I do think that, as President Aquino said very persuasively, that China as a large country has already asserted that it is interested in abiding by international law. And really, our message to China consistently on a whole range of issues is we want to be a partner with you in upholding international law. In fact, larger countries have a greater responsibility in abiding by international norms and rules because when we move, it can worry smaller countries if we don’t do it in a way that’s consistent with international law.
And I think that there are going to be territorial disputes around the world. We have territorial disputes with some of our closest allies. I suspect that there are some islands and rocks in and around Canada and the United States where there are probably still some arguments dating back to the 1800s. But we don’t go around sending ships and threatening folks. What we do is we sit down and we have some people in a room — it’s boring, it’s not exciting, but it’s usually a good way to work out these problems and work out these issues.
And I think that all the countries that I’ve spoken to in the region during the course of my trip — Japan, South Korea, Malaysia, and now the Philippines — their message has been the same everywhere I go, which is they would like to resolve these issues peacefully and diplomatically. That’s why I think that the approach that President Aquino has been taking, putting this before international arbitration, is a sound one.
And if China I think listens to its neighbors and recognizes that there’s another approach to resolve these disputes, what China will find is they’ve got ready and willing partners throughout the Asia Pacific region that want to work with them on trade and commerce and selling goods and buying goods. And it’s inevitable that China is going to be a dominant power in this region just by sheer size. Nobody, I think, denies that. The question is just whether other countries in the region are also able to succeed and prosper on their own terms and tend to the various interests and needs that they and their people have as well. And that’s what we support.
PRESIDENT AQUINO: I think from the onset, our message to China has been I think we’re all focused on achieving greater prosperity for all our respective peoples, and prosperity and continued prosperity does not happen in a vacuum. There has to be stability. And in turn, they have responded that the disputes in the South China Sea/West Philippine Sea are not the end all, be all of our relationships. And we have had good cooperation with them on so many different fronts, and perhaps one could even argue that this is the only sore point in our relationship.
Now, having said that, perhaps — we have tried to work on that particular premise of building up our ties on different aspects where there is no conflict or very little conflict. And in this particular instance, I have to find the way and means by which we can both achieve our respective goals, which I believe are not — or should not be mutually exclusive, but rather should be inclusive if at the end of the day, we do want to strive for the prosperity of our respective peoples.
That I think has to be the primordial concern, rather than disputes on a few rocks that are not possible to be inhabited. And I think in due time, given the fact that there’s so much commerce that traverses this particular — both in the maritime and the air domain — China, which has achieved its goals of improving the life of its people, will see the soundness of this proposal and perhaps will act more, shall we say, consistently and actively towards achieving that stability for all. That is our hope.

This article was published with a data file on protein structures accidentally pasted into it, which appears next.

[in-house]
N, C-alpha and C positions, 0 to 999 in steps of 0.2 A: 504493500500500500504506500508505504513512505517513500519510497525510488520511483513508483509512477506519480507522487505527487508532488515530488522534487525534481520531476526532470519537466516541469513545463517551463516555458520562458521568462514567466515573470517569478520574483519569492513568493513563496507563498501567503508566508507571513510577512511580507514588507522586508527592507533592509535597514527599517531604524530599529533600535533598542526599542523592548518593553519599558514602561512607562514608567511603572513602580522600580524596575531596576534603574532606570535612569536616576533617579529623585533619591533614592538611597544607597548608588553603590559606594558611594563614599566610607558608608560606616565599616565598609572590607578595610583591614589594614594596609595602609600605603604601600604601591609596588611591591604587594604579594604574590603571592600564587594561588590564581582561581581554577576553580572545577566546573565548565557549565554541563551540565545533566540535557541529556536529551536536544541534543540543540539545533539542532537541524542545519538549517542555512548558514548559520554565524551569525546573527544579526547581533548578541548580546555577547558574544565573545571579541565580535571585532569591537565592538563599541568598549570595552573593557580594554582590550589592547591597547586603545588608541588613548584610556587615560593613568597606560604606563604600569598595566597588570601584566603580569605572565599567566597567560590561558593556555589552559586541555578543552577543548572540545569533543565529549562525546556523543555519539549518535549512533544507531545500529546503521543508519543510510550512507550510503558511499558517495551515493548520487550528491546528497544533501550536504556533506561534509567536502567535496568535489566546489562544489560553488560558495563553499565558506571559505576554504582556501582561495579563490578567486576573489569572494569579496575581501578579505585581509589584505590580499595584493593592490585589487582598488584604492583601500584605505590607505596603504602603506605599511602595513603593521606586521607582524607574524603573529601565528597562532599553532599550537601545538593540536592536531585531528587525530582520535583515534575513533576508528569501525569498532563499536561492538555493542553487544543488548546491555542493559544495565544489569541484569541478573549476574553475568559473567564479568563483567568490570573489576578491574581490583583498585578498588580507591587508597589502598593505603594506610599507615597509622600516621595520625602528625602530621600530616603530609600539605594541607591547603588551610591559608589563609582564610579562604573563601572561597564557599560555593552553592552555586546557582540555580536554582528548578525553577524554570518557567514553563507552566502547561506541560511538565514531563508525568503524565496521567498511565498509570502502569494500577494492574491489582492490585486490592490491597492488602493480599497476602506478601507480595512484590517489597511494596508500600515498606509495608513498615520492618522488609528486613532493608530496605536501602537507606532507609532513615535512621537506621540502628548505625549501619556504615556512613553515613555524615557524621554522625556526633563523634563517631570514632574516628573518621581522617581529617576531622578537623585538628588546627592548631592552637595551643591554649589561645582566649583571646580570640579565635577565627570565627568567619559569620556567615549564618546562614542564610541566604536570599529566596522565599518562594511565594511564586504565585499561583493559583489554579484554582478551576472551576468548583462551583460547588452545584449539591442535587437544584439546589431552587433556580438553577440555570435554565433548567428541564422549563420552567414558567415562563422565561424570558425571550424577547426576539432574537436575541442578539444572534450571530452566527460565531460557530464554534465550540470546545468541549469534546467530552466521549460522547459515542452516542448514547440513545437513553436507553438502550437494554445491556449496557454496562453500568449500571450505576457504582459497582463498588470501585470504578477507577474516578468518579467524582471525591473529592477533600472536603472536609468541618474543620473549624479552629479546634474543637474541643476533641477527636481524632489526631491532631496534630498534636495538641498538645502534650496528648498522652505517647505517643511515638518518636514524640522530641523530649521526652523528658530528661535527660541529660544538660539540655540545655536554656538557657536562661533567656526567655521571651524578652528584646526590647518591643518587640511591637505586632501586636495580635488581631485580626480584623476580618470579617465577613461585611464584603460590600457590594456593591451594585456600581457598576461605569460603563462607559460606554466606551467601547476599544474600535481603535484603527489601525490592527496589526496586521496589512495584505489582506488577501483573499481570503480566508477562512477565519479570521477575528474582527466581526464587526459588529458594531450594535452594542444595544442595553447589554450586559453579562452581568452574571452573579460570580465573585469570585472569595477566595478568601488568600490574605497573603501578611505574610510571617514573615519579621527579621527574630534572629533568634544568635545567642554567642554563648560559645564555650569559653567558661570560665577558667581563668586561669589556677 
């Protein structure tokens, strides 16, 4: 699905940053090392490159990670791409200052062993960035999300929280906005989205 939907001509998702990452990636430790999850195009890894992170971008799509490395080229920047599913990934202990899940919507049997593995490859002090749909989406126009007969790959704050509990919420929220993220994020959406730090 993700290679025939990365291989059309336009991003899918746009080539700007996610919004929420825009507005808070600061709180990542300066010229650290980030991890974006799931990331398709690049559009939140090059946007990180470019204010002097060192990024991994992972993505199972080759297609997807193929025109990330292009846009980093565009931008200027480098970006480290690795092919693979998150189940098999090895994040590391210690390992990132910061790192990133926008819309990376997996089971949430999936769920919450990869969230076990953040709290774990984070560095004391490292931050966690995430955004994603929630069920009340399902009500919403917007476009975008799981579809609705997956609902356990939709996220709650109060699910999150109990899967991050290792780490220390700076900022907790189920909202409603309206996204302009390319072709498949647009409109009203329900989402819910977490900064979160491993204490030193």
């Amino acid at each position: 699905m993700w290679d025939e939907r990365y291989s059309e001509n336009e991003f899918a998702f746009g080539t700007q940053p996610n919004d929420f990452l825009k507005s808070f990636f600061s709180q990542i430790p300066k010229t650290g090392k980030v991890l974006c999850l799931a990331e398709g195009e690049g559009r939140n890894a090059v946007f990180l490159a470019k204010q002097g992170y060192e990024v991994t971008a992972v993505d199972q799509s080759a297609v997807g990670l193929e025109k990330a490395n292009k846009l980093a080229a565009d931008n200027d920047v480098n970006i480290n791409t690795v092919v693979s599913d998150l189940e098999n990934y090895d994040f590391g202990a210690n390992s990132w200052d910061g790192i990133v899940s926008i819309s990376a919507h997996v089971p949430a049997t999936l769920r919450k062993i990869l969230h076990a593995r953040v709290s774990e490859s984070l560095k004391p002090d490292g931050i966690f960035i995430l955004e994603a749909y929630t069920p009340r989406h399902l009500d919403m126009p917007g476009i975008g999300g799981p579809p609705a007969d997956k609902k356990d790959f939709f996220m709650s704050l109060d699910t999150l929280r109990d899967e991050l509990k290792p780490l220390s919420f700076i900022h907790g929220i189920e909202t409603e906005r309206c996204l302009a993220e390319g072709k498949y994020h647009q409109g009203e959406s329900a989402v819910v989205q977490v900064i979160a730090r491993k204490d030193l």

QUESTION: Thank you to both Presidents. President Aquino, as a journalist, I’d like to ask you why 26 journalists have been killed since you took office. And I understand that there have only been suspects arrested in six of those cases. What are you doing to fix that?
President Obama, as you grappled here with all these national security challenges, I have two questions. One, back home we’ve learned that 40 military veterans died while they were waiting for health care, a very tragic situation. I know you don’t run the Phoenix Office of Veterans Affairs, but as Commander-in-Chief, what specifically will you pledge to fix that?
And, secondly, more broadly — big picture — as you end this trip, I don’t think I have to remind you there have been a lot of unflattering portraits of your foreign policy right now. And rather than get into all the details or red lines, et cetera, I’d like to give you a chance to lay out what your vision is more than five years into office, what you think the Obama doctrine is in terms of what your guiding principle is on all of these crises and how you answer those critics who say they think the doctrine is weakness.
PRESIDENT OBAMA: Well, Ed, I doubt that I’m going to have time to lay out my entire foreign policy doctrine. And there are actually some complimentary pieces as well about my foreign policy, but I’m not sure you ran them.
Here’s I think the general takeaway from this trip. Our alliances in the Asia Pacific have never been stronger; I can say that unequivocally. Our relationship with ASEAN countries in Southeast Asia has never been stronger. I don’t think that’s subject to dispute. As recently as a decade ago, there were great tensions between us and Malaysia, for example. And I think you just witnessed the incredible warmth and strength of the relationship between those two countries.